As we face the final run up to the Autumn Statement tomorrow, and we prepare for the whoops or cries of the special interest groups as they are pleased or disappointed, the fears and concerns of both Brexiteers and Remainers and the uncertain post Trump election world we face, I’ve been struck by just how confusing and contradictory the world of tax has become. How the trust we place in our tax regime and those who administer it has been damaged.
Indulge me a while.
Last week two very good thought leadership pieces have been published by one of my firm’s competitors – PwC. The first looked at global tax competitiveness. It reflected the fact that on the report’s measures, the UK is now in the top ten of competitive tax regimes around the globe. However, they suggested that the UK could become more competitive if the main rate of Corporate Tax was reduced further. It is already forecast to reduce to 17% by 2020 and there have been claims and suggestions, reinforced by the Prime Minister at the CBI conference yesterday, that 15% would make the UK even more competitive.
Roll forward twenty four hours and PwC report in their ‘Future Tax’ research that 71% of business surveyed believe that Corporation Tax should stay at 20% or not progress below the 17% slated for 2020. This latter point reaffirms research findings from Grant Thornton International Limited last year. We surveyed corporates around the globe and found that the majority would pay the same or even higher taxes in return for certainty and stability.
In my experience this rings true. As I said at a hearing of the All Party Parliamentary Group on Responsible Tax last week, corporates do not plan in short term horizons, and fundamentally hate knee jerk change, often driven by ‘events’. This is particularly true for larger corporates whose investment, recruitment and research plans have time horizons across many years.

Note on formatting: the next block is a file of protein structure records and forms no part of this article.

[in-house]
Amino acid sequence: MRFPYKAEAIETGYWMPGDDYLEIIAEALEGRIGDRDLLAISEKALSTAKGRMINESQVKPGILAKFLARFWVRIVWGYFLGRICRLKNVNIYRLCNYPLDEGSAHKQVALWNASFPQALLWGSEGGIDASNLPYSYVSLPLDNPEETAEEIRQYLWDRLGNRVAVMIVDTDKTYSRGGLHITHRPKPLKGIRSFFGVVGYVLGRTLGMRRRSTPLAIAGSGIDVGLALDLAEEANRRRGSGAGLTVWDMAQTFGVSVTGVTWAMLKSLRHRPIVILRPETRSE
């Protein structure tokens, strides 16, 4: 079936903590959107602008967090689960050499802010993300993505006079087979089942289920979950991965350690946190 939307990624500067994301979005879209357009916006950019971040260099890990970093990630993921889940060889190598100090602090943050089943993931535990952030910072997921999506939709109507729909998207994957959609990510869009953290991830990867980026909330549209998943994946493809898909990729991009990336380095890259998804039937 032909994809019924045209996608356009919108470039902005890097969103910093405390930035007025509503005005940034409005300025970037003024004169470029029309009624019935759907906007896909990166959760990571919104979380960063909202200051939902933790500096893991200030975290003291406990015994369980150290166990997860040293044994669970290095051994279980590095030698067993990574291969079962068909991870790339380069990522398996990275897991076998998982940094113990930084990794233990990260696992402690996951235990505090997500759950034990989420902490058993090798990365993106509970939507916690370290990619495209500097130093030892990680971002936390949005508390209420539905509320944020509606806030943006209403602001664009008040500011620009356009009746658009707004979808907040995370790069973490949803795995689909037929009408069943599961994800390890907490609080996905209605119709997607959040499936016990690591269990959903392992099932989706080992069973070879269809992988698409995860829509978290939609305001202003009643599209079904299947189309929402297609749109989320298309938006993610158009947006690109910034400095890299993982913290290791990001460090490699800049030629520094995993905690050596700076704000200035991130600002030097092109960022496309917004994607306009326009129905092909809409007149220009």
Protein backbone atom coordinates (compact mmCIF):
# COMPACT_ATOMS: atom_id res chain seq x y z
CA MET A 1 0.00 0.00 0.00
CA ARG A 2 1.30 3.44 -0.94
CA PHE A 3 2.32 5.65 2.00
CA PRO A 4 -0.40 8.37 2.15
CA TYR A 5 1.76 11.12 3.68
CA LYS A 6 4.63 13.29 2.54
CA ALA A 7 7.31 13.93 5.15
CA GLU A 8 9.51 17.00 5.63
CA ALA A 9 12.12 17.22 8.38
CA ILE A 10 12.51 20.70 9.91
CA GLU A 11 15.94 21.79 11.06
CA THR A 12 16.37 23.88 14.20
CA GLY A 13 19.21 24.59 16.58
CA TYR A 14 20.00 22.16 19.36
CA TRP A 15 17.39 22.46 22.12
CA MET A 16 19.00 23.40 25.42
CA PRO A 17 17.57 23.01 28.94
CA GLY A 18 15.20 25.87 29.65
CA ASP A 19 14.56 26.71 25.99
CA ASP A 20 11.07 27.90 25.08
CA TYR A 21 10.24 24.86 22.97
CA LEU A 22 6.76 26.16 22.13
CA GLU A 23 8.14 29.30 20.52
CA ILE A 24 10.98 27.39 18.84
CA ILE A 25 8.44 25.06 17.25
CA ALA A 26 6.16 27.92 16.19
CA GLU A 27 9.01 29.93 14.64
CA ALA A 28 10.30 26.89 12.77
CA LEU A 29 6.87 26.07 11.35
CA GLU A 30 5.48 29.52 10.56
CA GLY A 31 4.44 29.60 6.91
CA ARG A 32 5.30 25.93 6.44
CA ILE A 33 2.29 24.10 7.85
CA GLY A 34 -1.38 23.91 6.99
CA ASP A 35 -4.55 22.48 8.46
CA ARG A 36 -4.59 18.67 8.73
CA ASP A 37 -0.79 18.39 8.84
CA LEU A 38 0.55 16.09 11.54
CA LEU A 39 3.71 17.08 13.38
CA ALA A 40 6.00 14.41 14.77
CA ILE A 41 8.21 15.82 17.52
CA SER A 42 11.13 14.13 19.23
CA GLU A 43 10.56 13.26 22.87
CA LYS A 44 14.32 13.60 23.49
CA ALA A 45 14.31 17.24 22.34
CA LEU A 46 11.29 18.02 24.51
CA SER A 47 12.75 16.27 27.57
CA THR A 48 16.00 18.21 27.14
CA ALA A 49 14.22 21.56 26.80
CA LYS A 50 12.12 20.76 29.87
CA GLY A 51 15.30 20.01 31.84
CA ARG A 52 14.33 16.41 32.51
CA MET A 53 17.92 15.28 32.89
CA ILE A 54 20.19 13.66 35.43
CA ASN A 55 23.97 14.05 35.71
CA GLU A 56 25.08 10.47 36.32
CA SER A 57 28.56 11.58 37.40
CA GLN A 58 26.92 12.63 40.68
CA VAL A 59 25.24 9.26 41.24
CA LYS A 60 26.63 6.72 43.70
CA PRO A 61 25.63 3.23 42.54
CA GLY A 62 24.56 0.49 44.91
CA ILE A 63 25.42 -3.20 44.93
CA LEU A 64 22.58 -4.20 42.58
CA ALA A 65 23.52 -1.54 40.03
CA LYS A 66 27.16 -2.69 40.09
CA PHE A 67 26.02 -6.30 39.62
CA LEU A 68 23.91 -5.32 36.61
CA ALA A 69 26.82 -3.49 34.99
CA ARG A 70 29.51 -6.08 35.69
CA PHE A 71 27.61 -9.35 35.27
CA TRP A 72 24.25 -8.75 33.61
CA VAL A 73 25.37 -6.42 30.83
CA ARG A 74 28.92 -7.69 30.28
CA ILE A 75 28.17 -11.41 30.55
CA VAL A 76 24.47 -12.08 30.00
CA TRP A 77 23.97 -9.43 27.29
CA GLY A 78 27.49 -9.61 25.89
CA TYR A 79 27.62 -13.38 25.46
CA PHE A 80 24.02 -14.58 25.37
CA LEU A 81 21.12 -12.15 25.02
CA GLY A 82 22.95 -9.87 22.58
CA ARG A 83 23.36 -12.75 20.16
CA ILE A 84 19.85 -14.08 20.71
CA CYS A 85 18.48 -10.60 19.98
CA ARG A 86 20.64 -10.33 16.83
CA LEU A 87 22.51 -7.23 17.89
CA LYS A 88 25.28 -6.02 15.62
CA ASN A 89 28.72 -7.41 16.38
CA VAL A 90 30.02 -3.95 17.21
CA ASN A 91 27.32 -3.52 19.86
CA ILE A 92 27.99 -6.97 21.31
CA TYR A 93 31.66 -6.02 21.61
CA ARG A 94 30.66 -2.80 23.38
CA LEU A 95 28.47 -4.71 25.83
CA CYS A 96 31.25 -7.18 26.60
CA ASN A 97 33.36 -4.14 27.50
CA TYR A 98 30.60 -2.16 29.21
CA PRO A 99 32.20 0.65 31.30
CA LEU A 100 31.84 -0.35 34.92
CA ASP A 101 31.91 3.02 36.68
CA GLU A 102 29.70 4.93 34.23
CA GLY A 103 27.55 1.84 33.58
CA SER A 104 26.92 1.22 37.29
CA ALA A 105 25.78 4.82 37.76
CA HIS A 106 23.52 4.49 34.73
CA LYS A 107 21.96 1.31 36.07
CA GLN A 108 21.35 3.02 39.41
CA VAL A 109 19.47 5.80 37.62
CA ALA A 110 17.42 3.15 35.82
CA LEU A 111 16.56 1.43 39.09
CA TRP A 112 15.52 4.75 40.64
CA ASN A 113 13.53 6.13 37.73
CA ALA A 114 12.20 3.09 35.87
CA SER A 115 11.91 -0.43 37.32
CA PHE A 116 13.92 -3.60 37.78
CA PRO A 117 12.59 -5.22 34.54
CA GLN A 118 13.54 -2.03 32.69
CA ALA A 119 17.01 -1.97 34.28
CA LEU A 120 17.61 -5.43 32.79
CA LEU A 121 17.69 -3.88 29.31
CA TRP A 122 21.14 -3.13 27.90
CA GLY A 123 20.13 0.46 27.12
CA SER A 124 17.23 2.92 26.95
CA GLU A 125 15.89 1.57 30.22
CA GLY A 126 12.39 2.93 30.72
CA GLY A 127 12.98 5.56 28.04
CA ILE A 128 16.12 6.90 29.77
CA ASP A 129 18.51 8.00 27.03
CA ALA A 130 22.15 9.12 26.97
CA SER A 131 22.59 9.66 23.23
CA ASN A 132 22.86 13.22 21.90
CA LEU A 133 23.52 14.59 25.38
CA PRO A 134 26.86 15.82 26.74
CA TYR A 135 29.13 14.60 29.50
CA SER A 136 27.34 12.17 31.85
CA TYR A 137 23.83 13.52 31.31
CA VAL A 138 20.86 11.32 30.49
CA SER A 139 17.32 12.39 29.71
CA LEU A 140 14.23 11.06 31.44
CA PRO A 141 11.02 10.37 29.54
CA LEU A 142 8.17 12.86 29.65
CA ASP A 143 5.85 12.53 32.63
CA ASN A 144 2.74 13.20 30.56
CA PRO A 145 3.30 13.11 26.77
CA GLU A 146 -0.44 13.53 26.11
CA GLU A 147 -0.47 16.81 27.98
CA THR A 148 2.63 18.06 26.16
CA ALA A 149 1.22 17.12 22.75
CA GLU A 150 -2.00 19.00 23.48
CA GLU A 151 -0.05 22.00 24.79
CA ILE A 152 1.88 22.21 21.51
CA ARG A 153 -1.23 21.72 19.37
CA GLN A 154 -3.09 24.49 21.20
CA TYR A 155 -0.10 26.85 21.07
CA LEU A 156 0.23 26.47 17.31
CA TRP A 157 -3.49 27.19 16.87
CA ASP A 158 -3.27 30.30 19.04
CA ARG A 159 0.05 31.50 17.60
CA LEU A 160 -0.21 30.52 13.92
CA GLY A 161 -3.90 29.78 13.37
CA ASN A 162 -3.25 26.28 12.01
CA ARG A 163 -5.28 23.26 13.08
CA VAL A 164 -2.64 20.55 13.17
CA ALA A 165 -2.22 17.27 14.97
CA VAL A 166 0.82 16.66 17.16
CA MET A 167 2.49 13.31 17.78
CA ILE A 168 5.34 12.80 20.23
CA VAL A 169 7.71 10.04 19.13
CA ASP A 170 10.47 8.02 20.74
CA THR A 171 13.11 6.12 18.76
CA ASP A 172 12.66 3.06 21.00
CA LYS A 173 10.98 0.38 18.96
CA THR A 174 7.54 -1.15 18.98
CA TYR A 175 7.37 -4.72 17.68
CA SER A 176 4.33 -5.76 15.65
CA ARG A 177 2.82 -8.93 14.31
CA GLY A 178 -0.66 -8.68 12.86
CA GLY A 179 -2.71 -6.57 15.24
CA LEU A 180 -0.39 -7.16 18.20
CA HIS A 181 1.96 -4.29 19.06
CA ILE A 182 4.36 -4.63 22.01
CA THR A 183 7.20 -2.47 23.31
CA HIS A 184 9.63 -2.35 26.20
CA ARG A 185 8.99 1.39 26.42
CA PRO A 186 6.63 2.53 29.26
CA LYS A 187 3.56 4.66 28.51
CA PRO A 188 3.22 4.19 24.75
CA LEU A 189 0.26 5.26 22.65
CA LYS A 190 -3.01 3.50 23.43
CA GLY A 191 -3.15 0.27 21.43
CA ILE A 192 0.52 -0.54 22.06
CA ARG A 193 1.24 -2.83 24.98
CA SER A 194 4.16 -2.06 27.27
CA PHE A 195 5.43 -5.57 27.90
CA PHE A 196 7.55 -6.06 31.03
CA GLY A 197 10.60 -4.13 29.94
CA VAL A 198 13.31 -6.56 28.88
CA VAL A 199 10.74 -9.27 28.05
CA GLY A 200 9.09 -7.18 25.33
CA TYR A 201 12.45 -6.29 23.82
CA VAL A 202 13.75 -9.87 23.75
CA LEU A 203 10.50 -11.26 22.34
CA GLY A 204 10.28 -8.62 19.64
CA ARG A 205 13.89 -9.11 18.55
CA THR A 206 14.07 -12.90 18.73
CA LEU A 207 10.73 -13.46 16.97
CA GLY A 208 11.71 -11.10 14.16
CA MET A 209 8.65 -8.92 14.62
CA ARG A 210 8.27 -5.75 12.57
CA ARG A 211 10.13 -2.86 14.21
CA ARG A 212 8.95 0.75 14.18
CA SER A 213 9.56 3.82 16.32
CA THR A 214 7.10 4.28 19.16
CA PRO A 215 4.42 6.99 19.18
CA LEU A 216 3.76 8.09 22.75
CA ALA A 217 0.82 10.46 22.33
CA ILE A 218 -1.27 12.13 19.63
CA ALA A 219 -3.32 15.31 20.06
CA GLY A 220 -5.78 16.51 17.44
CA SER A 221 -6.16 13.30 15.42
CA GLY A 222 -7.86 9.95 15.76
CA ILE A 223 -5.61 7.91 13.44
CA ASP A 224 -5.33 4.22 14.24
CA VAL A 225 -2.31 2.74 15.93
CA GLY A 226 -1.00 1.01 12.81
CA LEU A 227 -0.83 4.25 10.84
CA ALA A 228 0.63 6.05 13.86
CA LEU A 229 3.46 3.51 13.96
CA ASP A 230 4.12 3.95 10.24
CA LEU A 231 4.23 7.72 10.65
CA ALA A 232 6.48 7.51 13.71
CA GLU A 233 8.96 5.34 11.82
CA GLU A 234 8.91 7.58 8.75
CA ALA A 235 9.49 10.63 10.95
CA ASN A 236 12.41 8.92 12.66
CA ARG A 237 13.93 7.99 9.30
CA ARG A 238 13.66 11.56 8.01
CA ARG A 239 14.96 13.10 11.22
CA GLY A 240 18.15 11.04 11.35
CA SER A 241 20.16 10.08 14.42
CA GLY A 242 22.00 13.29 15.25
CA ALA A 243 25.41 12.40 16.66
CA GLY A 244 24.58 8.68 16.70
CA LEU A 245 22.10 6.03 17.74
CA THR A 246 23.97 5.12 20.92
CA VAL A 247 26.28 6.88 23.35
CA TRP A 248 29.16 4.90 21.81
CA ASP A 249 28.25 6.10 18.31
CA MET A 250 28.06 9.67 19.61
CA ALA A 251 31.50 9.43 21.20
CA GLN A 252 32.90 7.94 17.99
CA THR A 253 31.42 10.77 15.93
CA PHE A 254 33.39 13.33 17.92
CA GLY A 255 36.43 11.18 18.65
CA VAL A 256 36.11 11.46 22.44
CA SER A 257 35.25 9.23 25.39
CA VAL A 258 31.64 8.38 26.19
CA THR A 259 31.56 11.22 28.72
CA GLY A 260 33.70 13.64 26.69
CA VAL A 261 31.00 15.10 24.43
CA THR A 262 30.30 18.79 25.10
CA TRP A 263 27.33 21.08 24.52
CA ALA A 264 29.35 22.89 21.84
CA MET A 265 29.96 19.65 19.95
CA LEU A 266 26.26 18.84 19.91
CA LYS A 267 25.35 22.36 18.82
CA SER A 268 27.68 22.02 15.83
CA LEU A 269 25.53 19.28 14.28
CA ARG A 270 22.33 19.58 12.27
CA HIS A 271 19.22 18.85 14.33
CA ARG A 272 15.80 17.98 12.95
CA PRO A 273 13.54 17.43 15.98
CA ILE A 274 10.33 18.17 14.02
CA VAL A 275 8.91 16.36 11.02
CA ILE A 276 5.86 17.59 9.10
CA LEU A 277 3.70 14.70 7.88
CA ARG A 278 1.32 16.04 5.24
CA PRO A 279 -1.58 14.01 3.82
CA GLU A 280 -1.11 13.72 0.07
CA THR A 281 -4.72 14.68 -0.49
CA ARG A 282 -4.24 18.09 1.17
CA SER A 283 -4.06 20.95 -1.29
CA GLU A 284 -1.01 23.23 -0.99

It is for this reason that my firm, Grant Thornton UK, believes that now is the time to consider a regime whereby corporates and HMRC can enter into binding tax agreements, transparent to the public and other stakeholders, so as to provide that certainty for planning.
So, should the UK indulge in a race to the bottom on tax rates? Hungary have just announced a reduction in their corporate rate to 9%, the lowest in the EU, in the hope of becoming more competitive. Mmmm. So what is used to fill this tax gap, to raise the taxes necessary to provide a stable and vibrant Hungarian economy, one in which all have a chance to share in society? In Hungary’s case it is Value Added Tax (VAT). In some respects, in a globally mobile world indirect taxes represent a solution to address the old style approach to taxation – of taxing according to a physical place of business (and one which fits badly with a digital economy).
But beware what you wish for. Although VAT seems a neat solution, as reported by Richard Asquith, Head of Tax at Alvalara, Hungary has one of the biggest VAT tax gaps, most of which is evasion as a result of the very high rate of indirect tax.
Grant Thornton wants to see trust in our tax regime and have long argued that a more straightforward simple system, which is easily understandable would help. This would also help build trust in HMRC, the UK tax administration, making compliance easier as well. And it would make it easier for taxpayers to see the connection between fair taxes spent on essential public services vital for a vibrant economy, not spent on large bureaucracies trying to administer a creaky system.
The work of the Office of Tax Simplification has done much good, and can do much more. But as we face up to Brexit we have a generational opportunity to consider what we need from a tax regime, to raise the funds necessary for the society we want. Without overburdening the true wealth creators.
Isn’t this the time for a Commission on Future Tax? One that could start with a blank piece of paper; to consider rates and reliefs (and the effectiveness of the latter). To listen to individuals, business and other stakeholders and draw international comparisons? Several years ago we had the Mirrilees Report into Taxation. But its time seems to have gone. A fundamental re-boot for the next generation of taxpayers. Less confusion and contradictions. A fresh start?
Jonathan Riley Head of Tax Grant Thornton UK LLP 22 November 2016